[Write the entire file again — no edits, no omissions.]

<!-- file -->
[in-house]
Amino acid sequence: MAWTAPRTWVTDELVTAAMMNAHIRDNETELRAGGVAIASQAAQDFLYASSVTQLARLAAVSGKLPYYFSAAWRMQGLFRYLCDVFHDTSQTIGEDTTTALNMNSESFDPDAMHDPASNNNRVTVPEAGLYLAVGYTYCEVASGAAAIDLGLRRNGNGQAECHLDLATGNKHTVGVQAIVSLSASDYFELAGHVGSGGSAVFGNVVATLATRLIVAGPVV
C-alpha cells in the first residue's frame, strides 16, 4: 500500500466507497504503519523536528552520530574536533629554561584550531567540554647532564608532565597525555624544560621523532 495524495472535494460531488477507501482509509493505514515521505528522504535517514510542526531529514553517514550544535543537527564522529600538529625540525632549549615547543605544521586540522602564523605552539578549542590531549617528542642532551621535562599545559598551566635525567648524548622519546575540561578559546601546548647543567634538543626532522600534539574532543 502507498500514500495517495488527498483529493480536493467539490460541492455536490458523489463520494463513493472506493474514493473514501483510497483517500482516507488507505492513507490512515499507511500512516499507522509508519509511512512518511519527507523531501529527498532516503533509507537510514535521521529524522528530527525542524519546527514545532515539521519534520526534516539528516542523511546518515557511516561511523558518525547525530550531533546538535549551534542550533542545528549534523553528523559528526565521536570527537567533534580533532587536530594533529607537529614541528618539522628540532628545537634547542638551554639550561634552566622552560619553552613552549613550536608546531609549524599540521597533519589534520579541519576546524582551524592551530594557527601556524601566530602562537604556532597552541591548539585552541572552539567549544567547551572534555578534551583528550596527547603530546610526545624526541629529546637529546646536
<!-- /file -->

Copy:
[in-house]
Amino acid sequence: MAWTAPRTWVTDELVTAAMMNAHIRDNETELRAGGVAIASQAAQDFLYASSVTQLARLAAVSGKLPYYFSAAWRMQGLFRYLCDVFHDTSQTIGEDTTTALNMNSESFDPDAMHDPASNNNRVTVPEAGLYLAVGYTYCEVASGAAAIDLGLRRNGNGQAECHLDLATGNKHTVGVQAIVSLSASDYFELAGHVGSGGSAVFGNVVATLATRLIVAGPVV
C-alpha cells in the first residue's frame, strides 16, 4: 500500500466507497504503519523536528552520530574536533629554561584550531567540554647532564608532565597525555624544560621523532 495524495472535494460531488477507501482509509493505514515521505528522504535517514510542526531529514553517514550544535543537527564522529600538529625540525632549549615547543605544521586540522602564523605552539578549542590531549617528542642532551621535562599545559598551566635525567648524548622519546575540561578559546601546548647543567634538543626532522600534539574532543 502507498500514500495517495488527498483529493480536493467539490460541492455536490458523489463520494463513493472506493474514493473514501483510497483517500482516507488507505492513507490512515499507511500512516499507522509508519509511512512518511519527507523531501529527498532516503533509507537510514535521521529524522528530527525542524519546527514545532515539521519534520526534516539528516542523511546518515557511516561511523558518525547525530550531533546538535549551534542550533542545528549534523553528523559528526565521536570527537567533534580533532587536530594533529607537529614541528618539522628540532628545537634547542638551554639550561634552566622552560619553552613552549613550536608546531609549524599540521597533519589534520579541519576546524582551524592551530594557527601556524601566530602562537604556532597552541591548539585552541572552539567549544567547551572534555578534551583528550596527547603530546610526545624526541629529546637529546646536